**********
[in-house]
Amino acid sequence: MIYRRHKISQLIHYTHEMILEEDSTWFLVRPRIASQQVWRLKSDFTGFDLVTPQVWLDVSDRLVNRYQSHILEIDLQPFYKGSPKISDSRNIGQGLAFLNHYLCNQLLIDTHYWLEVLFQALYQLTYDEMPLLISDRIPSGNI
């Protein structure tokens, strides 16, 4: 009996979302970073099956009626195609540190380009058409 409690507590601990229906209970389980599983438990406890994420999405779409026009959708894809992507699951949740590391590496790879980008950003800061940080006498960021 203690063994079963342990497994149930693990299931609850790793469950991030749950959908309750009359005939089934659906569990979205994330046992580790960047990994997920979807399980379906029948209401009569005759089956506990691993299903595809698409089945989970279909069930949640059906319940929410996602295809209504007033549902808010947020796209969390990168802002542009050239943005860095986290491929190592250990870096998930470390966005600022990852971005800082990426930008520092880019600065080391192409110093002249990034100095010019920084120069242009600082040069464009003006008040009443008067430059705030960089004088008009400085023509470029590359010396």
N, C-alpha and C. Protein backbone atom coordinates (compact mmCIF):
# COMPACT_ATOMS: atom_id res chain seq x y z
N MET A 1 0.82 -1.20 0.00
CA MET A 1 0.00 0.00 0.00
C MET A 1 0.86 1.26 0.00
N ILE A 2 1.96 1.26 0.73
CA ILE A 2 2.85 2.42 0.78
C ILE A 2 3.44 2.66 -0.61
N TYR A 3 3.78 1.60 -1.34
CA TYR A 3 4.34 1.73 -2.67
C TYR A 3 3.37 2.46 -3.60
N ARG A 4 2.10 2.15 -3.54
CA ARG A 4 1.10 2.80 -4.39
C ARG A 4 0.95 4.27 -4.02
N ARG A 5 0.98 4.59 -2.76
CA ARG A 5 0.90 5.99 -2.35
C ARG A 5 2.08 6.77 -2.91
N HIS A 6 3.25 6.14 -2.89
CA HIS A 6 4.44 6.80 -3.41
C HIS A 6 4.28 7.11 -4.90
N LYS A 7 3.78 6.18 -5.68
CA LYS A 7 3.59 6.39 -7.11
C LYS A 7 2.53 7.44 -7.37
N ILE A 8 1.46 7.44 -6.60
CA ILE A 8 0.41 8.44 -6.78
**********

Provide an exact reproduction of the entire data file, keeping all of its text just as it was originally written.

[in-house]
Amino acid sequence: MIYRRHKISQLIHYTHEMILEEDSTWFLVRPRIASQQVWRLKSDFTGFDLVTPQVWLDVSDRLVNRYQSHILEIDLQPFYKGSPKISDSRNIGQGLAFLNHYLCNQLLIDTHYWLEVLFQALYQLTYDEMPLLISDRIPSGNI
């Protein structure tokens, strides 16, 4: 009996979302970073099956009626195609540190380009058409 409690507590601990229906209970389980599983438990406890994420999405779409026009959708894809992507699951949740590391590496790879980008950003800061940080006498960021 203690063994079963342990497994149930693990299931609850790793469950991030749950959908309750009359005939089934659906569990979205994330046992580790960047990994997920979807399980379906029948209401009569005759089956506990691993299903595809698409089945989970279909069930949640059906319940929410996602295809209504007033549902808010947020796209969390990168802002542009050239943005860095986290491929190592250990870096998930470390966005600022990852971005800082990426930008520092880019600065080391192409110093002249990034100095010019920084120069242009600082040069464009003006008040009443008067430059705030960089004088008009400085023509470029590359010396």
N, C-alpha and C. Protein backbone atom coordinates (compact mmCIF):
# COMPACT_ATOMS: atom_id res chain seq x y z
N MET A 1 0.82 -1.20 0.00
CA MET A 1 0.00 0.00 0.00
C MET A 1 0.86 1.26 0.00
N ILE A 2 1.96 1.26 0.73
CA ILE A 2 2.85 2.42 0.78
C ILE A 2 3.44 2.66 -0.61
N TYR A 3 3.78 1.60 -1.34
CA TYR A 3 4.34 1.73 -2.67
C TYR A 3 3.37 2.46 -3.60
N ARG A 4 2.10 2.15 -3.54
CA ARG A 4 1.10 2.80 -4.39
C ARG A 4 0.95 4.27 -4.02
N ARG A 5 0.98 4.59 -2.76
CA ARG A 5 0.90 5.99 -2.35
C ARG A 5 2.08 6.77 -2.91
N HIS A 6 3.25 6.14 -2.89
CA HIS A 6 4.44 6.80 -3.41
C HIS A 6 4.28 7.11 -4.90
N LYS A 7 3.78 6.18 -5.68
CA LYS A 7 3.59 6.39 -7.11
C LYS A 7 2.53 7.44 -7.37
N ILE A 8 1.46 7.44 -6.60
CA ILE A 8 0.41 8.44 -6.78